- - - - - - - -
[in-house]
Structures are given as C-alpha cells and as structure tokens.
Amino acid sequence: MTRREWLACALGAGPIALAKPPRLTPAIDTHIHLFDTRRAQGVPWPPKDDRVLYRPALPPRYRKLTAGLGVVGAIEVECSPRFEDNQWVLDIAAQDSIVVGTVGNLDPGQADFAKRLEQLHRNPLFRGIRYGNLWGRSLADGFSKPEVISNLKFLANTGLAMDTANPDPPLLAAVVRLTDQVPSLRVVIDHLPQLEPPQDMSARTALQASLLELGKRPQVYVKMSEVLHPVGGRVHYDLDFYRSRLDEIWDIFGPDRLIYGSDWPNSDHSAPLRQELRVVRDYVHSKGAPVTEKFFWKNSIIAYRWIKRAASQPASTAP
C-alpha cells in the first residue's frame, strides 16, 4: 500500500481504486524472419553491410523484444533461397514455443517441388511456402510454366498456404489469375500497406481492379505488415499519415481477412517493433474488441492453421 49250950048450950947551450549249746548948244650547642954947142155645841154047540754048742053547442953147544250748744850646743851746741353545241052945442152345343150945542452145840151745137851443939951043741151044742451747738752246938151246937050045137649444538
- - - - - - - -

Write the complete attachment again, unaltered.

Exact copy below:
[in-house]
Structures are given as C-alpha cells and as structure tokens.
Amino acid sequence: MTRREWLACALGAGPIALAKPPRLTPAIDTHIHLFDTRRAQGVPWPPKDDRVLYRPALPPRYRKLTAGLGVVGAIEVECSPRFEDNQWVLDIAAQDSIVVGTVGNLDPGQADFAKRLEQLHRNPLFRGIRYGNLWGRSLADGFSKPEVISNLKFLANTGLAMDTANPDPPLLAAVVRLTDQVPSLRVVIDHLPQLEPPQDMSARTALQASLLELGKRPQVYVKMSEVLHPVGGRVHYDLDFYRSRLDEIWDIFGPDRLIYGSDWPNSDHSAPLRQELRVVRDYVHSKGAPVTEKFFWKNSIIAYRWIKRAASQPASTAP
C-alpha cells in the first residue's frame, strides 16, 4: 500500500481504486524472419553491410523484444533461397514455443517441388511456402510454366498456404489469375500497406481492379505488415499519415481477412517493433474488441492453421 49250950048450950947551450549249746548948244650547642954947142155645841154047540754048742053547442953147544250748744850646743851746741353545241052945442152345343150945542452145840151745137851443939951043741151044742451747738752246938151246937050045137649444538